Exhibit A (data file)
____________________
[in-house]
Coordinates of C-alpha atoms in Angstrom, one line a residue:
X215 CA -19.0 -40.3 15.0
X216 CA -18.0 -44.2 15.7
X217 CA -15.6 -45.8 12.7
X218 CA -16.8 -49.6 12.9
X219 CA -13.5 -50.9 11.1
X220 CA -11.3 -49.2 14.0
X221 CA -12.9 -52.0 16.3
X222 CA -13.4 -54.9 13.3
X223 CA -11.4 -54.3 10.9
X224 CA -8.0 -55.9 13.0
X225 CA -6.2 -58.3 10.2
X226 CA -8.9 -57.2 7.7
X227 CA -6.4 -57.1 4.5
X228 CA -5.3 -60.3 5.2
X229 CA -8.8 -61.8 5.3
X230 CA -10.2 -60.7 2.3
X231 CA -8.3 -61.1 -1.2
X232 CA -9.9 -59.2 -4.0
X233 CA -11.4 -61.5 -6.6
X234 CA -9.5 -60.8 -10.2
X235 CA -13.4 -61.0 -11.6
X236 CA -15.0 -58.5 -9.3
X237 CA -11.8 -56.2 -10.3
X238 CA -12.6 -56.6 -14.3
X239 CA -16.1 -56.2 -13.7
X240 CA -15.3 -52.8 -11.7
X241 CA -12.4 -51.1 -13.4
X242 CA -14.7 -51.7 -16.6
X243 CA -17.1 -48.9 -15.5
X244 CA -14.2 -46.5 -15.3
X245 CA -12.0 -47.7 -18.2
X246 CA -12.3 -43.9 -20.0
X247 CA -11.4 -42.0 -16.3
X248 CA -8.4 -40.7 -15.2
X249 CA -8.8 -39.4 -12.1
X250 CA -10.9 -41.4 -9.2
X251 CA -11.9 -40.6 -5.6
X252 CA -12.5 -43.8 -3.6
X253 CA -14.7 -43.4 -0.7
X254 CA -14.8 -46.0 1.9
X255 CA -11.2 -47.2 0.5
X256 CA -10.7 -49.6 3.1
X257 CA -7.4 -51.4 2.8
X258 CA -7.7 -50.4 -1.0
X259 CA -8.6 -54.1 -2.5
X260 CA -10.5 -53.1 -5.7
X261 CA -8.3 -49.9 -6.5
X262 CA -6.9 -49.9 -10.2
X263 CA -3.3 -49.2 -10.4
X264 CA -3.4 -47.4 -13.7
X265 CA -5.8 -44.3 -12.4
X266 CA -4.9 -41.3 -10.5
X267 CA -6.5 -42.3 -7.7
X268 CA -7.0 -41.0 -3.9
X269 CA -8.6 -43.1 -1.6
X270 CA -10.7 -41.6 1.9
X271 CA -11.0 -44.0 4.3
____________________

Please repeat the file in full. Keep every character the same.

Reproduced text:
[in-house]
Coordinates of C-alpha atoms in Angstrom, one line a residue:
X215 CA -19.0 -40.3 15.0
X216 CA -18.0 -44.2 15.7
X217 CA -15.6 -45.8 12.7
X218 CA -16.8 -49.6 12.9
X219 CA -13.5 -50.9 11.1
X220 CA -11.3 -49.2 14.0
X221 CA -12.9 -52.0 16.3
X222 CA -13.4 -54.9 13.3
X223 CA -11.4 -54.3 10.9
X224 CA -8.0 -55.9 13.0
X225 CA -6.2 -58.3 10.2
X226 CA -8.9 -57.2 7.7
X227 CA -6.4 -57.1 4.5
X228 CA -5.3 -60.3 5.2
X229 CA -8.8 -61.8 5.3
X230 CA -10.2 -60.7 2.3
X231 CA -8.3 -61.1 -1.2
X232 CA -9.9 -59.2 -4.0
X233 CA -11.4 -61.5 -6.6
X234 CA -9.5 -60.8 -10.2
X235 CA -13.4 -61.0 -11.6
X236 CA -15.0 -58.5 -9.3
X237 CA -11.8 -56.2 -10.3
X238 CA -12.6 -56.6 -14.3
X239 CA -16.1 -56.2 -13.7
X240 CA -15.3 -52.8 -11.7
X241 CA -12.4 -51.1 -13.4
X242 CA -14.7 -51.7 -16.6
X243 CA -17.1 -48.9 -15.5
X244 CA -14.2 -46.5 -15.3
X245 CA -12.0 -47.7 -18.2
X246 CA -12.3 -43.9 -20.0
X247 CA -11.4 -42.0 -16.3
X248 CA -8.4 -40.7 -15.2
X249 CA -8.8 -39.4 -12.1
X250 CA -10.9 -41.4 -9.2
X251 CA -11.9 -40.6 -5.6
X252 CA -12.5 -43.8 -3.6
X253 CA -14.7 -43.4 -0.7
X254 CA -14.8 -46.0 1.9
X255 CA -11.2 -47.2 0.5
X256 CA -10.7 -49.6 3.1
X257 CA -7.4 -51.4 2.8
X258 CA -7.7 -50.4 -1.0
X259 CA -8.6 -54.1 -2.5
X260 CA -10.5 -53.1 -5.7
X261 CA -8.3 -49.9 -6.5
X262 CA -6.9 -49.9 -10.2
X263 CA -3.3 -49.2 -10.4
X264 CA -3.4 -47.4 -13.7
X265 CA -5.8 -44.3 -12.4
X266 CA -4.9 -41.3 -10.5
X267 CA -6.5 -42.3 -7.7
X268 CA -7.0 -41.0 -3.9
X269 CA -8.6 -43.1 -1.6
X270 CA -10.7 -41.6 1.9
X271 CA -11.0 -44.0 4.3